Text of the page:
Executive Branch

White House counsel reportedly refused to fire special counsel Mueller after Trump ordered it

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President Donald Trump reportedly ordered the firing of special counsel Robert Mueller last June, but backed down after pushback by the White House counsel.

Don McGahn reportedly said he would resign rather than ask the U.S. Justice Department to carry out Trump’s order. The New York Times was first with the news in a story based on four anonymous sources. Several news organizations followed with their own stories, including the Washington Post and Politico.

Trump also reportedly considered firing Deputy Attorney General Rod Rosenstein, who announced Mueller’s appointment on May 17 after Attorney General Jeff Sessions recused himself from the investigation into Russian influence in the 2016 election.

Mueller is aware of Trump’s reported order to fire him.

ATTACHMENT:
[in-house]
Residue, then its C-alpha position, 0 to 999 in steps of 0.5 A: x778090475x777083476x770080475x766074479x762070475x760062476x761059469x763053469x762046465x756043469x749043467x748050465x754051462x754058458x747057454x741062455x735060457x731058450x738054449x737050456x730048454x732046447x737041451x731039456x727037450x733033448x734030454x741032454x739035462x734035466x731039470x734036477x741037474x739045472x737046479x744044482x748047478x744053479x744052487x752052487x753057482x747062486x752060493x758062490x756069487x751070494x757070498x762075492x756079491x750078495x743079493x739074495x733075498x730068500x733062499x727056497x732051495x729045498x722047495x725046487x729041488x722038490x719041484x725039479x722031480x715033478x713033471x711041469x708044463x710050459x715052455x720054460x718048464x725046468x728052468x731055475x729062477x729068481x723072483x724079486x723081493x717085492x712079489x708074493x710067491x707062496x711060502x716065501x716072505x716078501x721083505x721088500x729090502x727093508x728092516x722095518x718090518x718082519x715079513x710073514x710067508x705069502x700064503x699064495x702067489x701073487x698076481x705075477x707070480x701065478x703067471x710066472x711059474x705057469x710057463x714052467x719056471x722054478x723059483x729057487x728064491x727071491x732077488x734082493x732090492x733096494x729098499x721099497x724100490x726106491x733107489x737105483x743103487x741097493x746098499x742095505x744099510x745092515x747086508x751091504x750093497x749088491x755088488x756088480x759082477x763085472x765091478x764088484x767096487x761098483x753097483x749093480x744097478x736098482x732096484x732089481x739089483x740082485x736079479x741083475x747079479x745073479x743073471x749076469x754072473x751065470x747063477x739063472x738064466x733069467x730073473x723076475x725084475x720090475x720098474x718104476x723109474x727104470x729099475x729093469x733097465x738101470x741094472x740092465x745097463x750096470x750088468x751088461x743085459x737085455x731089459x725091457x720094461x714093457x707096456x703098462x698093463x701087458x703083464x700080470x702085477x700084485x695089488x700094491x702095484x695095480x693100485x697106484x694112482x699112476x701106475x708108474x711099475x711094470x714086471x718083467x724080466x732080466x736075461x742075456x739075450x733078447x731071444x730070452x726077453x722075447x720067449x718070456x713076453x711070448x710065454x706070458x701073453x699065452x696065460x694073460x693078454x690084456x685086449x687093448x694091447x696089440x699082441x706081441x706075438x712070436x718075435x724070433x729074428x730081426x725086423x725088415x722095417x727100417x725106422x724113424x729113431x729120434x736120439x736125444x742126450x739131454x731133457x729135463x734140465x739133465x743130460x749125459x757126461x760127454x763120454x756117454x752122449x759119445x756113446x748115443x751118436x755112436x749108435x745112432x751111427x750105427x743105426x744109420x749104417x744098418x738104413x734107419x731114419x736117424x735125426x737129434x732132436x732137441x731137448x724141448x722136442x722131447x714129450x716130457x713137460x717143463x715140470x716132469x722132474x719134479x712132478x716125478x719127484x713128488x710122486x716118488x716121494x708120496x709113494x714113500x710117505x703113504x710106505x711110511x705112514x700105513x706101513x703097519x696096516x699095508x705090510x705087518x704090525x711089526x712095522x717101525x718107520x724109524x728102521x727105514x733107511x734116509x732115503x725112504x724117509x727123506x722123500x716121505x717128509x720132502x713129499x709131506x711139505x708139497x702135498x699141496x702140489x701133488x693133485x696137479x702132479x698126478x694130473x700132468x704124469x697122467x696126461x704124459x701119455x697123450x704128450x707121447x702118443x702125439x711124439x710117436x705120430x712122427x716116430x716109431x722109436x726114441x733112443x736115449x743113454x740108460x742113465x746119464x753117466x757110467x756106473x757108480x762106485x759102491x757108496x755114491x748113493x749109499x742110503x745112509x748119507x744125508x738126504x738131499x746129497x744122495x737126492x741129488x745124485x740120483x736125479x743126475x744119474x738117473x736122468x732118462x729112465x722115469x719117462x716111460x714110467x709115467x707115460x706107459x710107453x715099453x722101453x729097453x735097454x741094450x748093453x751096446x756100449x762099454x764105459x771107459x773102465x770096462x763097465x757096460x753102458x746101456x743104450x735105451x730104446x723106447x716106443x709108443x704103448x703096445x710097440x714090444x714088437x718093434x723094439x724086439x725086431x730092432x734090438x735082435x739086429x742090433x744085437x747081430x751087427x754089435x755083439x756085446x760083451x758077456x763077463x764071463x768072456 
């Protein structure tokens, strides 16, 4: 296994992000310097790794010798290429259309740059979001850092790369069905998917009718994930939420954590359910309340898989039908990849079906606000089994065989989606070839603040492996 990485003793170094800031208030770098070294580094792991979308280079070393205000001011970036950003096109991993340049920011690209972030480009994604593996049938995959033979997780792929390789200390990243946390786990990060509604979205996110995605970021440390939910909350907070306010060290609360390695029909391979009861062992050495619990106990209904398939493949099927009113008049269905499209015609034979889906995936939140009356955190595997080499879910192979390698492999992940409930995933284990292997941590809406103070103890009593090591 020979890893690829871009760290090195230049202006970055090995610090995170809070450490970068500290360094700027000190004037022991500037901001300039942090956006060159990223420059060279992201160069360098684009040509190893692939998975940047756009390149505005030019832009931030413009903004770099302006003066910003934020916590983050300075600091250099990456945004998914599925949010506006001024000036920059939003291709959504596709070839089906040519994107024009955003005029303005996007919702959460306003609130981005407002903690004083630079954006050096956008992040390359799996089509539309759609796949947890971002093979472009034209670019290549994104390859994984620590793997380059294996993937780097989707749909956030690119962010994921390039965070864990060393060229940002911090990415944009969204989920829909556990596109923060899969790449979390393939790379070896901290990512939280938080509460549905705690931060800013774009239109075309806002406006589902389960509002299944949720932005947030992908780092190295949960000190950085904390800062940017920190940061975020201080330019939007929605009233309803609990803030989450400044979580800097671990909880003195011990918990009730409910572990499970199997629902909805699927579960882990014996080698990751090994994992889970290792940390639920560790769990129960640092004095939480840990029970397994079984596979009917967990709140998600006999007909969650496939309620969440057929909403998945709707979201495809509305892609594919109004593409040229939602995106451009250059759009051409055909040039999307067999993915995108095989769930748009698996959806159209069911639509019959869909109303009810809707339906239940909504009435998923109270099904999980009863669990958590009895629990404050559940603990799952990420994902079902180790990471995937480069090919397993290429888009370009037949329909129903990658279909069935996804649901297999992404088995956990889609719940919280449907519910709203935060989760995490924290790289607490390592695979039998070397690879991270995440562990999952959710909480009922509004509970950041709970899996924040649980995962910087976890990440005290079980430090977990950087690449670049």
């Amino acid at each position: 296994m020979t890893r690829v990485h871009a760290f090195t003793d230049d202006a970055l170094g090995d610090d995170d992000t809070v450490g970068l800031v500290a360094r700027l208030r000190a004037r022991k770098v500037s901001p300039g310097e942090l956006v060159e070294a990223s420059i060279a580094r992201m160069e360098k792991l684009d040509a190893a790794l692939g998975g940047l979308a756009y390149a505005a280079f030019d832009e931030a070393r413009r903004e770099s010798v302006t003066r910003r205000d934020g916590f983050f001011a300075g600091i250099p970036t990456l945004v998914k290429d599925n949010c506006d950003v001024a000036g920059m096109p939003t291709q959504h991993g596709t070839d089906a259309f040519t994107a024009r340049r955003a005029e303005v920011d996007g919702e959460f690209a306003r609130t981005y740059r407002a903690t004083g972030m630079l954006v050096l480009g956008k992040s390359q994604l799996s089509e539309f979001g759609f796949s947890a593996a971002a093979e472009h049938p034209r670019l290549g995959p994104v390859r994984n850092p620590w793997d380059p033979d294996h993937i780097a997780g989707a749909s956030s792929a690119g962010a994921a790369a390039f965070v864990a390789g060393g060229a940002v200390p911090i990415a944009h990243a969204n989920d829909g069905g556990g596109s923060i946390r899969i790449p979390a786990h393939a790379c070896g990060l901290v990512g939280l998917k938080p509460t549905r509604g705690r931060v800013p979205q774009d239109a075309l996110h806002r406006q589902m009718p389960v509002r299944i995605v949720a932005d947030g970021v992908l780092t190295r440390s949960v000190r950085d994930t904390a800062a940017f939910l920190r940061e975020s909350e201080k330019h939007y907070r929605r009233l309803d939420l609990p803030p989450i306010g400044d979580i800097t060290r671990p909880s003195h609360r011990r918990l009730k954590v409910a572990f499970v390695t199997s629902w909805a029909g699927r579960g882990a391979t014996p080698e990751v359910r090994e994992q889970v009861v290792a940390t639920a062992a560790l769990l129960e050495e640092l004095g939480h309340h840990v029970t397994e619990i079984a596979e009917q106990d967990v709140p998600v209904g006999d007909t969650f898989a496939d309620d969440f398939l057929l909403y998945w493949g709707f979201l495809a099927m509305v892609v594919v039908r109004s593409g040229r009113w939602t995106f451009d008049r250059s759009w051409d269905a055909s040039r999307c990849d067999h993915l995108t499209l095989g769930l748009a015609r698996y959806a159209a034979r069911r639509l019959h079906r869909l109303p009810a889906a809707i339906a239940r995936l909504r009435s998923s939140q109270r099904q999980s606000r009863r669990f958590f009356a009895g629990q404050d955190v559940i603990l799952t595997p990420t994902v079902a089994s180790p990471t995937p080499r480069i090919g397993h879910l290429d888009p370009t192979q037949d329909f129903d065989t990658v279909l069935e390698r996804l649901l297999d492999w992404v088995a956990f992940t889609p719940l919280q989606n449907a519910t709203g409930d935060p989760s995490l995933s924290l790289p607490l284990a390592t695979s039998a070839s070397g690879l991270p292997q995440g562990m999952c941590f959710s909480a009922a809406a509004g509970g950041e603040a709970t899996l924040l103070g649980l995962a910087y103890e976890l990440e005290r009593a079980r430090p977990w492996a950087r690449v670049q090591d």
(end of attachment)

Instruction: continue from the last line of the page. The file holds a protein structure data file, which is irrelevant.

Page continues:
Trump had argued that Mueller had a conflict of interest for three reasons, according to two of the anonymous sources who spoke with the Times. First, Trump said Mueller resigned from one of his golf clubs in an alleged dispute over fees. Second, Mueller had worked for a law firm that previously represented Trump’s son-in-law, Jared Kushner. Third, Mueller interviewed to be FBI director before his appointment as special counsel.

McGahn reportedly told White House officials that firing Mueller would be catastrophic for Trump’s presidency. He was also said to be concerned that firing Mueller would raise questions about possible obstruction of justice.

At the World Economic Summit on Friday In Davos, Switzerland, Trump said the report was “fake news. A typical New York Times fake story.”

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